Egypt was the magnificent, the golden bridge, ten thousand years long, glorious with temples and pyramids, illuminated and illustrated by the most complete and continuous records of human history, along which the civilization of Atlantis, in a great procession of kings and priests, philosophers and astronomers, artists and artisans, streamed forward to Greece, to Rome, to Europe, to America. As far back in the ages as the
eye can penetrate, even where the perspective dwindles almost to a point, we can still see the swarming multitudes, possessed of all the arts of the highest civilization, pressing forward from out that other and greater empire of which even this wonderworking Nile-land is but a faint and imperfect copy.
Look at the record of Egyptian greatness as preserved in her works: The pyramids, still in their ruins, are the marvel of mankind. The river Nile was diverted from its course by monstrous embankments to make a place for the city of Memphis. The artificial lake of Mris was created as a reservoir for the waters of the Nile: it was four hundred and fifty miles in circumference and three hundred and fifty feet deep, with subterranean channels, flood-gates, locks, and dams, by which the wilderness was redeemed from sterility. Look at the magnificent mason-work of this ancient people! Mr. Kenrick, speaking of the casing of the Great Pyramid, says, "The joints are scarcely perceptible, and not wider than the thickness of silver-paper, and the cement so tenacious that fragments of the casing-stones still remain in their original position, notwithstanding the lapse of so many centuries, and the violence by which they were detached." Look at the ruins of the Labyrinth, which aroused the astonishment of Herodotus; it had three thousand chambers, half of them above ground and half below--a combination of courts, chambers, colonnades, statues, and pyramids. Look at the Temple of Karnac, covering a square each side of which is eighteen hundred feet. Says a recent writer, "Travellers one and all appear to have been unable to find words to express the feelings with which these sublime remains inspired them. They have been astounded and overcome by the magnificence and the prodigality of workmanship here to be admired. Courts, halls, gate-ways, pillars, obelisks, monolithic figures, sculptures, rows of sphinxes, are massed in such profusion that the sight is too much for modern comprehension." Denon says, "It is hardly possible to believe, after having seen it, in the reality of the existence of so many buildings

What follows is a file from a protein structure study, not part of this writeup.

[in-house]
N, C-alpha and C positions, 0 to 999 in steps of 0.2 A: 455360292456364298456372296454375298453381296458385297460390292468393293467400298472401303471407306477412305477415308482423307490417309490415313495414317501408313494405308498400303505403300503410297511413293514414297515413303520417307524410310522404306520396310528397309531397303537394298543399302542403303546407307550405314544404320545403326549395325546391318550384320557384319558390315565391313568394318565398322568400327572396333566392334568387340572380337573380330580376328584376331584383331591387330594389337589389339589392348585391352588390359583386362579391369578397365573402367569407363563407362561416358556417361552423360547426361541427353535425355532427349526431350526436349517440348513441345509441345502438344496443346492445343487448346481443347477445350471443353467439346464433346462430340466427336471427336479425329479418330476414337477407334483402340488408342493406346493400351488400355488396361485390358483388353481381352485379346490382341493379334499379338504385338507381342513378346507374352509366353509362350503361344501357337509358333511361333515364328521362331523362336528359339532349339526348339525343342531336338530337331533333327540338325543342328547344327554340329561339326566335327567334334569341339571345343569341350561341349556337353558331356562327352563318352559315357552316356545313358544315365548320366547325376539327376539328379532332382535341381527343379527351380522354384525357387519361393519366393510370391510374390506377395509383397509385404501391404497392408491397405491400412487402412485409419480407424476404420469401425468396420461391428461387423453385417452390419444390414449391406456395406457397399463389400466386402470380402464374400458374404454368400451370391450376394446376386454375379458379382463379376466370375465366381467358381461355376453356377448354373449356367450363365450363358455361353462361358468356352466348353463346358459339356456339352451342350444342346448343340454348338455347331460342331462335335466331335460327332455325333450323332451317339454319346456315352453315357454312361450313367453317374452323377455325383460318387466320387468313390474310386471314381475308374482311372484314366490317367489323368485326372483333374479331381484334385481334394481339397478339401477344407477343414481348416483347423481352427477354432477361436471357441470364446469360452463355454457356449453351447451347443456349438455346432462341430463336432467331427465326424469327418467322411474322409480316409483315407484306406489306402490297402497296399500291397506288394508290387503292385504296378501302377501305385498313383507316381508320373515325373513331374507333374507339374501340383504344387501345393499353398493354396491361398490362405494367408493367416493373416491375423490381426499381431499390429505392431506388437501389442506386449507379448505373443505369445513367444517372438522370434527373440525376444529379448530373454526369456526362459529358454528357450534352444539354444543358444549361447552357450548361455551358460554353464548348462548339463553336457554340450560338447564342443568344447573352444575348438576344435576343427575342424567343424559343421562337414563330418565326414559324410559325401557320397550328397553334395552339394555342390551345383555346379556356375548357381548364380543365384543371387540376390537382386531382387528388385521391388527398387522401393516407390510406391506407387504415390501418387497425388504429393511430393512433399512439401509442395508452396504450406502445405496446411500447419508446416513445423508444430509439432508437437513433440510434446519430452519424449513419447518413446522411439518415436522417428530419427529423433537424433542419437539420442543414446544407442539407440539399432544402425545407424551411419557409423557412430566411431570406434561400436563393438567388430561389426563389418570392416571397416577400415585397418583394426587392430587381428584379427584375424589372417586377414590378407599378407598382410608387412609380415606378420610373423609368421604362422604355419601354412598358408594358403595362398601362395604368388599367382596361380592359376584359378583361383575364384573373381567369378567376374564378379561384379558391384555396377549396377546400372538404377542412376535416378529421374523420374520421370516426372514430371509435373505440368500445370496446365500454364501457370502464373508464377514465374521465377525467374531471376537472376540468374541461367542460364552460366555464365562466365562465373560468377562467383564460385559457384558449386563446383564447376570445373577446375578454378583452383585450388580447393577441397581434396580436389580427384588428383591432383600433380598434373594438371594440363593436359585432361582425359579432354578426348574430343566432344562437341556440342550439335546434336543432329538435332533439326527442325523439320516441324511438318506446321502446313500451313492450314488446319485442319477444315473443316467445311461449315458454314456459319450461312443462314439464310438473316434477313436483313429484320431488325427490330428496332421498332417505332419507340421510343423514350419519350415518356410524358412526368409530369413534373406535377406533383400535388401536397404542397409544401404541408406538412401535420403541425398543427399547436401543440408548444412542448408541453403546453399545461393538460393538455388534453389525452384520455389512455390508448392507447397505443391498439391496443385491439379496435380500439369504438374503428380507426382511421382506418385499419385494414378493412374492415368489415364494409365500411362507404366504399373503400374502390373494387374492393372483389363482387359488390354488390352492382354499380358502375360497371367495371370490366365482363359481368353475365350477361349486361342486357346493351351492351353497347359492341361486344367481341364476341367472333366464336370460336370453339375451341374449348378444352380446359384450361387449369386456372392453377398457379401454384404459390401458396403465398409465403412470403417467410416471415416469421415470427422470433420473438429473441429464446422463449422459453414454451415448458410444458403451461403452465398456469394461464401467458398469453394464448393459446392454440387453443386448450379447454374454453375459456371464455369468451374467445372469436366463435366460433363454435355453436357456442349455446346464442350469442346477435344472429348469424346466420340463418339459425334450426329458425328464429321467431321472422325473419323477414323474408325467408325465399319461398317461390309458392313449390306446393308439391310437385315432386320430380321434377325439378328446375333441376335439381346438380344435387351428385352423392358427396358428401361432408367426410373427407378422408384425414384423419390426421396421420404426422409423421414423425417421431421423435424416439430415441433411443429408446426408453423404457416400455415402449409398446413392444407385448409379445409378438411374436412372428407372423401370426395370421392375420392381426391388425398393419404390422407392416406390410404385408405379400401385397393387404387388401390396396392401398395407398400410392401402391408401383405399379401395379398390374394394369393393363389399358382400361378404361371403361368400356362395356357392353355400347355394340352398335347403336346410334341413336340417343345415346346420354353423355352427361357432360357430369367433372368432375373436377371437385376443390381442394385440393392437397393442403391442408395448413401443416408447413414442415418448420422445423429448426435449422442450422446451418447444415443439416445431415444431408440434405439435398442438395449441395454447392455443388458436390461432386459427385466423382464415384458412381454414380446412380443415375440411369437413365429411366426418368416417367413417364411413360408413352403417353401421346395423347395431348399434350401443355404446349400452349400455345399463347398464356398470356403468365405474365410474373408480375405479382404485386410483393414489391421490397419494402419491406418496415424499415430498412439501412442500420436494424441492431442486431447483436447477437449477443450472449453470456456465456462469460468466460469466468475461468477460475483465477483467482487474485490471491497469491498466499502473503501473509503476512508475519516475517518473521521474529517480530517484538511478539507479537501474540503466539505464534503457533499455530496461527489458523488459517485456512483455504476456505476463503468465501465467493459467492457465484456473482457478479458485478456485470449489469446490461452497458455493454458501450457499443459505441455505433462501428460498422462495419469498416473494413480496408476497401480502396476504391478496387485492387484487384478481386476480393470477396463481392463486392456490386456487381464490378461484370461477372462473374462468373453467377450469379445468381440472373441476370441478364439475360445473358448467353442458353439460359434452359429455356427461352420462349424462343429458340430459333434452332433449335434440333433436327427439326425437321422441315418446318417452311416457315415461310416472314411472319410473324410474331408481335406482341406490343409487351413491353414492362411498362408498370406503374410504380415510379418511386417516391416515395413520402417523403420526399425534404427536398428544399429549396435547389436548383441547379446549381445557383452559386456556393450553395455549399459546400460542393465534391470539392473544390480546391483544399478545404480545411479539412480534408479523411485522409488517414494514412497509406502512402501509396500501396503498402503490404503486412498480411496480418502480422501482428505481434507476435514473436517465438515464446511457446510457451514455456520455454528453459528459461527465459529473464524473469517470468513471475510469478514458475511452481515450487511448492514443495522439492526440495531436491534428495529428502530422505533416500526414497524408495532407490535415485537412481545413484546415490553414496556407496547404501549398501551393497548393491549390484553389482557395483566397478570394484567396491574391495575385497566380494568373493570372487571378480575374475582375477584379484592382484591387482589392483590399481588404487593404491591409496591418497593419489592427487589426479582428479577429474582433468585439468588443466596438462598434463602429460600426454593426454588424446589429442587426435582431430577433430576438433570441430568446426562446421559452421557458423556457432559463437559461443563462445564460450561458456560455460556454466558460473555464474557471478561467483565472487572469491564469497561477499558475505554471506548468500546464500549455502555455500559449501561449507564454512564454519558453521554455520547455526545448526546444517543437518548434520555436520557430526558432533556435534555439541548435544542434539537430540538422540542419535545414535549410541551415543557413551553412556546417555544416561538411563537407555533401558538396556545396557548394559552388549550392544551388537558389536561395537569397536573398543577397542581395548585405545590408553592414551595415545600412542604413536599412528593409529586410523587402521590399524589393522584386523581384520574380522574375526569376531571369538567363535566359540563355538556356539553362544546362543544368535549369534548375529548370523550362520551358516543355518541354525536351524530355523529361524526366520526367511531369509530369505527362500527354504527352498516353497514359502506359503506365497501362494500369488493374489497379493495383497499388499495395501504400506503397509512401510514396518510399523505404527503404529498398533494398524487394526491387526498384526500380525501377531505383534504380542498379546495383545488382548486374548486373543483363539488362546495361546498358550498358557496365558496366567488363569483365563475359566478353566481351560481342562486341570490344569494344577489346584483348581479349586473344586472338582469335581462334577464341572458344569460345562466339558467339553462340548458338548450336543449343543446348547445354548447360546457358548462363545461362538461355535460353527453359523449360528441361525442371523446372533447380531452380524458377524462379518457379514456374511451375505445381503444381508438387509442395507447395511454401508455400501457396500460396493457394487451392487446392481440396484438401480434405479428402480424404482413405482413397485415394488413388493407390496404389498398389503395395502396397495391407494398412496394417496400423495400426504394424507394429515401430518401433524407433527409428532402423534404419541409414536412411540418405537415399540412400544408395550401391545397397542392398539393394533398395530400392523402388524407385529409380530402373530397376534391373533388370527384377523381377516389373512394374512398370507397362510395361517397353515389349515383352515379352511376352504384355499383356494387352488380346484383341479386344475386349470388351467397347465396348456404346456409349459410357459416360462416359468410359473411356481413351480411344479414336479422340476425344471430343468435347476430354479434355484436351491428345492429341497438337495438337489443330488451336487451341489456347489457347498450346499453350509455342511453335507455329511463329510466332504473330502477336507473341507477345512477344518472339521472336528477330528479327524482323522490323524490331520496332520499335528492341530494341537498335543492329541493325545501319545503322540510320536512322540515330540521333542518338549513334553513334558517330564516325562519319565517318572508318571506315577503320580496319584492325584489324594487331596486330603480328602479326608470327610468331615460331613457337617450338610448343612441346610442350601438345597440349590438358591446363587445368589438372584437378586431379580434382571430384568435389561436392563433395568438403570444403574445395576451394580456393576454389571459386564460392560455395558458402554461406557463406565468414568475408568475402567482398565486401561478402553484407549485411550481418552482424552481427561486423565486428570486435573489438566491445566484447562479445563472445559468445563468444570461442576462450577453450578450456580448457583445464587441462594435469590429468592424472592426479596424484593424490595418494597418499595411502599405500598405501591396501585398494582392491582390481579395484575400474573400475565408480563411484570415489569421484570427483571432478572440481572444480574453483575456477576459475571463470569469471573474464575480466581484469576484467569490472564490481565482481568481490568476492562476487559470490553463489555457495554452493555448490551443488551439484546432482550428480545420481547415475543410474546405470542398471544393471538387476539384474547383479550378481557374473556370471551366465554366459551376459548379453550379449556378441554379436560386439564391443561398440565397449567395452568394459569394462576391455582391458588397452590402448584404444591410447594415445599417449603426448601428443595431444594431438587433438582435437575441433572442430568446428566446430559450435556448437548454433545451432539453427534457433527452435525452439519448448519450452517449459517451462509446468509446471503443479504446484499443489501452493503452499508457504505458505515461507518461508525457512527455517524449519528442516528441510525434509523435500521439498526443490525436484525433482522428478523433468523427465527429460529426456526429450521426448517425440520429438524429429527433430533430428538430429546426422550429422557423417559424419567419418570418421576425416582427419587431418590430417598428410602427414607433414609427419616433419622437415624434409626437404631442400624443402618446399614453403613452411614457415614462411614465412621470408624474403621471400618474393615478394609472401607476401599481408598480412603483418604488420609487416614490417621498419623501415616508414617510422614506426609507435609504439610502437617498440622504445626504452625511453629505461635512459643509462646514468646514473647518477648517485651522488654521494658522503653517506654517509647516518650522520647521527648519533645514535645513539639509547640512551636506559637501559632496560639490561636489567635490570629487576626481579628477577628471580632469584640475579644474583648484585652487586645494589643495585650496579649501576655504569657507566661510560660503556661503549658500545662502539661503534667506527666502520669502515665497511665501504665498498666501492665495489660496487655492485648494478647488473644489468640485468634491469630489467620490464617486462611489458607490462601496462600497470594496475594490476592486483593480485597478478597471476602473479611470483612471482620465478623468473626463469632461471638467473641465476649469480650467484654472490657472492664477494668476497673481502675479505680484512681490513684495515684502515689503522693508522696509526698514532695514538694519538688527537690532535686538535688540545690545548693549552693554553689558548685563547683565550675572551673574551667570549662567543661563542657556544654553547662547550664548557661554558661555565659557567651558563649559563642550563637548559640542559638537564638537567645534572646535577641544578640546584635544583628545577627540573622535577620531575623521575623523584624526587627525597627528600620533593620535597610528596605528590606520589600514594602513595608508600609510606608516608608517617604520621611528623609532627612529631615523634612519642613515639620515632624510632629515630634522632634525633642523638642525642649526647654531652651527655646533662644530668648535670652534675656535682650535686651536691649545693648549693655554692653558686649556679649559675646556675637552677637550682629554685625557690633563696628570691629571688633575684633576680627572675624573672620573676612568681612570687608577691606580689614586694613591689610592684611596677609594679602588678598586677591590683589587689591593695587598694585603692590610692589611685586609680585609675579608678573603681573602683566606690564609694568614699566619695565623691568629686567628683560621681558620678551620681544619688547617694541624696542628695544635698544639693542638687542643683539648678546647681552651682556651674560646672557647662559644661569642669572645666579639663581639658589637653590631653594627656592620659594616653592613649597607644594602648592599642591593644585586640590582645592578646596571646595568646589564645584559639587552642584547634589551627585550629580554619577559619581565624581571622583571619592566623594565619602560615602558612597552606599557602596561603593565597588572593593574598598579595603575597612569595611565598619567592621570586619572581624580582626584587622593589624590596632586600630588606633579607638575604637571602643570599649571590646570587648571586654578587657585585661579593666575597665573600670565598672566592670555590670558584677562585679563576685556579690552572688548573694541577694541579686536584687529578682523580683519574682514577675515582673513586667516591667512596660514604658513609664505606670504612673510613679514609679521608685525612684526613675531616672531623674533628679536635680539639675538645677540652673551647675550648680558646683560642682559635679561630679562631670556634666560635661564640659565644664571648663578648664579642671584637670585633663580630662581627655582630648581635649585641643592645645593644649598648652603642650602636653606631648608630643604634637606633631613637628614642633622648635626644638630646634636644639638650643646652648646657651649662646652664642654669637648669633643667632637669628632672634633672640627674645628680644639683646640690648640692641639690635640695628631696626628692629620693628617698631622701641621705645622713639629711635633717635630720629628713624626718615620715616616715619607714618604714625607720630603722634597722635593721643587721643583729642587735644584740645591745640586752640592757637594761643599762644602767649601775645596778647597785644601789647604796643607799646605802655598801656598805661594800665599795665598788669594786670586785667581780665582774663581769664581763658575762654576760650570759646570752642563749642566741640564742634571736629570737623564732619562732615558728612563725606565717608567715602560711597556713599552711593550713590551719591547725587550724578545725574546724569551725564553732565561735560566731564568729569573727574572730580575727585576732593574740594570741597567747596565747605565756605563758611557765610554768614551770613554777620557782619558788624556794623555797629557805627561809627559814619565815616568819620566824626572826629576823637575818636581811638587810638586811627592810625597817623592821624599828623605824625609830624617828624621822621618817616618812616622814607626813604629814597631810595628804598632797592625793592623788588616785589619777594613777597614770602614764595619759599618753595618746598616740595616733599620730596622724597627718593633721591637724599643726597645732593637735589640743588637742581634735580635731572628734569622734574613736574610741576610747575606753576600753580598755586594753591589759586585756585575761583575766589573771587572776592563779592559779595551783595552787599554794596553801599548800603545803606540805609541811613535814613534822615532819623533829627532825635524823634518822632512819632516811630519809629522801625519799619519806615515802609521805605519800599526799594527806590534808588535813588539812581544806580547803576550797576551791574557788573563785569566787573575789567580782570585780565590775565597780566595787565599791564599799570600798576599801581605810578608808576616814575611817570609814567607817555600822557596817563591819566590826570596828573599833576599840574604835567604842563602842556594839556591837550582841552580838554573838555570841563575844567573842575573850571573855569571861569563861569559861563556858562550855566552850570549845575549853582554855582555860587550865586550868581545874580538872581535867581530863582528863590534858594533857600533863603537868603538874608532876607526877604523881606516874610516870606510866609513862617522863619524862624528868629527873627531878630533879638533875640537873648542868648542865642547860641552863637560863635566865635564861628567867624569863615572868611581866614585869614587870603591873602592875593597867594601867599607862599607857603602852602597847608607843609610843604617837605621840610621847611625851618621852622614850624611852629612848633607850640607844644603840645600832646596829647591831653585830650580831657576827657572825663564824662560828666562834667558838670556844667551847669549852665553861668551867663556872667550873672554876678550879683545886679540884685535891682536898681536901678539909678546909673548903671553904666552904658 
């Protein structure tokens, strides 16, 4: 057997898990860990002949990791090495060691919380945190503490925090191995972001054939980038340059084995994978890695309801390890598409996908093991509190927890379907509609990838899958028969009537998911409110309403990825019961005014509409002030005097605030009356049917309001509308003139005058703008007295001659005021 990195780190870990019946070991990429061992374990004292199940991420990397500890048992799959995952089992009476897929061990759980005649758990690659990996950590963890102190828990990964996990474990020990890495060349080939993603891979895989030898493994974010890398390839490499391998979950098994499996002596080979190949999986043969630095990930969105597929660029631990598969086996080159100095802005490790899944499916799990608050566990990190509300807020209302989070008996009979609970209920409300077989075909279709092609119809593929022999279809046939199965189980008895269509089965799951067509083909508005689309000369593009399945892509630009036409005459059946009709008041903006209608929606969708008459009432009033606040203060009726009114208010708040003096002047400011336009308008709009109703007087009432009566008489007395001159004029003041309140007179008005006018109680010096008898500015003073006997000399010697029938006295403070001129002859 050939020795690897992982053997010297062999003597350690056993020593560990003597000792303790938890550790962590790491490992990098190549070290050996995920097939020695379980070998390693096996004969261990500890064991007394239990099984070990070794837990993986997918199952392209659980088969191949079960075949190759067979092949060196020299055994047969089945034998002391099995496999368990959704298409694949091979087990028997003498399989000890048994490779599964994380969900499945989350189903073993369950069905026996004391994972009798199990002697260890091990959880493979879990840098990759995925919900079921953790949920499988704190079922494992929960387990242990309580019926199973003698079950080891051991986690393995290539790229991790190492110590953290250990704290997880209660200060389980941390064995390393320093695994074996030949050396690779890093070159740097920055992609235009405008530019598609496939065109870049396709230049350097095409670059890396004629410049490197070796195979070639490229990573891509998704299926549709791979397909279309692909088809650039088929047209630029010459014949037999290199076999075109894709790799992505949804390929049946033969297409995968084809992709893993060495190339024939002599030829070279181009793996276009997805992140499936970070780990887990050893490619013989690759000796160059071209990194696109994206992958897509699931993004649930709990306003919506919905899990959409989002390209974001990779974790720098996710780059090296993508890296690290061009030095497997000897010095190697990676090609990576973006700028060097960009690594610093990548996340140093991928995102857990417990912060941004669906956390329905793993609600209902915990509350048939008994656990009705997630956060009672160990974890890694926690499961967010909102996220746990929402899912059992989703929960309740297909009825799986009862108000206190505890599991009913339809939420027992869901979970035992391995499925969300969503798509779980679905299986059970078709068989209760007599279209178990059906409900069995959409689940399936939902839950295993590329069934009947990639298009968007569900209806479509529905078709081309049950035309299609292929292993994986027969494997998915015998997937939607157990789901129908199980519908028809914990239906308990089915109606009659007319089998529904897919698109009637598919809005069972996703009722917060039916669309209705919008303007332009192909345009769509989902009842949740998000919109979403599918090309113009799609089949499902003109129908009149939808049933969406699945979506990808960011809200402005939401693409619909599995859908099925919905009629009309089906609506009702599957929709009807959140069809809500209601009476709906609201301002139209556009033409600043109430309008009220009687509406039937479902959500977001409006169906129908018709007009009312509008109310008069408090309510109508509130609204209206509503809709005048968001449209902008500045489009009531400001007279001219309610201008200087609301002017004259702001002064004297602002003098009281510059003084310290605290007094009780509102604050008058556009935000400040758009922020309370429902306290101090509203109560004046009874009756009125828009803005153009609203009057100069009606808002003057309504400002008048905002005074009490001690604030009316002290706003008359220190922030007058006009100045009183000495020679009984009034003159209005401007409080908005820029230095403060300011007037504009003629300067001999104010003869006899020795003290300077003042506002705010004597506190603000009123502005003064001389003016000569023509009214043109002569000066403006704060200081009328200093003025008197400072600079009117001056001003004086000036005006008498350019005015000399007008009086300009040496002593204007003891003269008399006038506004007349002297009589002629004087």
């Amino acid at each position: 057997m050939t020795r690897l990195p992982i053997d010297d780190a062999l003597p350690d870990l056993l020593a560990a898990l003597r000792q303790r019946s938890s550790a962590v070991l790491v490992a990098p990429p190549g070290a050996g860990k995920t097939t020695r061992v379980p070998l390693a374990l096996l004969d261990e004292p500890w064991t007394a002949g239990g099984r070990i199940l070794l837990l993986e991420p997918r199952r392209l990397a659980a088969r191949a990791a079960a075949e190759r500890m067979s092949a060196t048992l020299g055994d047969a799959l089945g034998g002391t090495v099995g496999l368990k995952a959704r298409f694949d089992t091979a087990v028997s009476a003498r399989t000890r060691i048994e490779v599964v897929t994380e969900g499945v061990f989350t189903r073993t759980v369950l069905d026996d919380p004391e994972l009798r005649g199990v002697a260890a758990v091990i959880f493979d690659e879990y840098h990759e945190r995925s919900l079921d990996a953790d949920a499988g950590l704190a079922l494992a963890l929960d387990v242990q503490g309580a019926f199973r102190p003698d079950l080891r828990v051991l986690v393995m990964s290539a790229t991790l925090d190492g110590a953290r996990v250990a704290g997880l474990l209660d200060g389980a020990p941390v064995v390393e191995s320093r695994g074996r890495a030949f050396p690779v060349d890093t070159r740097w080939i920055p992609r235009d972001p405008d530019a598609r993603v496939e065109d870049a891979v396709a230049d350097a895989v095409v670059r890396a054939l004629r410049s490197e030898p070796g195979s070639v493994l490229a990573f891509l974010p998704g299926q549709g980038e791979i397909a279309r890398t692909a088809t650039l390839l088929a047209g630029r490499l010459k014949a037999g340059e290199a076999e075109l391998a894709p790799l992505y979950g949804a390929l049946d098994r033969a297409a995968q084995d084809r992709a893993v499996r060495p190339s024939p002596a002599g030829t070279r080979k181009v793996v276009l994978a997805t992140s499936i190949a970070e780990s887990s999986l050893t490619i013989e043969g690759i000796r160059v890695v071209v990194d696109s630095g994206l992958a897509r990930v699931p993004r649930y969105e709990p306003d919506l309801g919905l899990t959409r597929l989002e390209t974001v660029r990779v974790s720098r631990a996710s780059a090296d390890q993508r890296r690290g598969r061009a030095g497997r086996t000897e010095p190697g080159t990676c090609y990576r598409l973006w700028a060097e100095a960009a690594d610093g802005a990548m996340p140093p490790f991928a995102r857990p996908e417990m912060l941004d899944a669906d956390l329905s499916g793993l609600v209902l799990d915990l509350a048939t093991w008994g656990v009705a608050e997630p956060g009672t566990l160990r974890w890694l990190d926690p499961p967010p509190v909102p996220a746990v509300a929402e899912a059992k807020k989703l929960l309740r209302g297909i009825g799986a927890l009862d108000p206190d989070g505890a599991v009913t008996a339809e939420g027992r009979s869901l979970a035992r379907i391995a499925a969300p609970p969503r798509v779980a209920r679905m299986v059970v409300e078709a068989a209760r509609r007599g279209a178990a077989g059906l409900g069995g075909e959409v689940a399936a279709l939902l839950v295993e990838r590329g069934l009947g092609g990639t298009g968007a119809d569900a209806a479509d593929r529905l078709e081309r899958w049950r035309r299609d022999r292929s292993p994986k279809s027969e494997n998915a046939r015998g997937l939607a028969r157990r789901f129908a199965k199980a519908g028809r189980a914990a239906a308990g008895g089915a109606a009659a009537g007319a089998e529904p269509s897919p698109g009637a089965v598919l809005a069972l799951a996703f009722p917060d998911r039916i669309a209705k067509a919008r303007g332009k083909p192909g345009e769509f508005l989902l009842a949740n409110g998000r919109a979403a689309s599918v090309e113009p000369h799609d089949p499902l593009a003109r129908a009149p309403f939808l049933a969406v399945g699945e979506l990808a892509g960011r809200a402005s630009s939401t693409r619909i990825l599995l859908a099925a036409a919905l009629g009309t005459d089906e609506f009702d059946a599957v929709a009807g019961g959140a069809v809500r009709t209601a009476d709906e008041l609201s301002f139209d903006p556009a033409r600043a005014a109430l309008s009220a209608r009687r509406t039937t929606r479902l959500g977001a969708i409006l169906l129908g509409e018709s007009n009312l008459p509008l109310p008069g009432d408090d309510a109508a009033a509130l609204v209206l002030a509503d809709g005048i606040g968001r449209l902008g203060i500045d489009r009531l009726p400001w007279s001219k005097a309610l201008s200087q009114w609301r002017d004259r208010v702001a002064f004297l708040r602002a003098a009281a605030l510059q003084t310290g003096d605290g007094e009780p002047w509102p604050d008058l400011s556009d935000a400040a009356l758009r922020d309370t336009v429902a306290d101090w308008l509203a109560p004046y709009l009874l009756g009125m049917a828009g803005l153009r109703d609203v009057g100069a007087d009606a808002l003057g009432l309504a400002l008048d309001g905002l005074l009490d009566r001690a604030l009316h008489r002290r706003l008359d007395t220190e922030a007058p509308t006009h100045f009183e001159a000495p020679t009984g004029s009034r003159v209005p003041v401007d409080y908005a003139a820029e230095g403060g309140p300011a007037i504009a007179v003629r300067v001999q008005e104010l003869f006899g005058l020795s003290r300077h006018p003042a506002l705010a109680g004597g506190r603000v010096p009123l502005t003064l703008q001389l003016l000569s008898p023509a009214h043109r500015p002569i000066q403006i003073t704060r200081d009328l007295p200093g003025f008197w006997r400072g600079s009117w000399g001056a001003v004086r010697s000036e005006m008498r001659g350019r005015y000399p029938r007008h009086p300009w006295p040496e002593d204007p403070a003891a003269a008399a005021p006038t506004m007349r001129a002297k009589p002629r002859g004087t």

collected on a single point--in their dimensions, in the resolute perseverance which their construction required, and in the incalculable expense of so much magnificence." And again, "It is necessary that the reader should fancy what is before him to be a dream, as he who views the objects themselves occasionally yields to the doubt whether he be perfectly awake." There were lakes and mountains within the periphery of the sanctuary. "The cathedral of Notre Dame at Paris could be set inside one of the halls of Karnac, and not touch the walls! . . . The whole valley and delta of the Nile, from the Catacombs to the sea, was covered with temples, palaces, tombs, pyramids, and pillars." Every stone was covered with inscriptions.
The state of society in the early days of Egypt approximated very closely to our modern civilization. Religion consisted in the worship of one God and the practice of virtue; forty-two commandments prescribed the duties of men to themselves, their neighbors, their country, and the Deity; a heaven awaited the good and a hell the vicious; there was a judgment-day when the hearts of men were weighed:
"He is sifting out the hearts of men
Before his judgment-seat."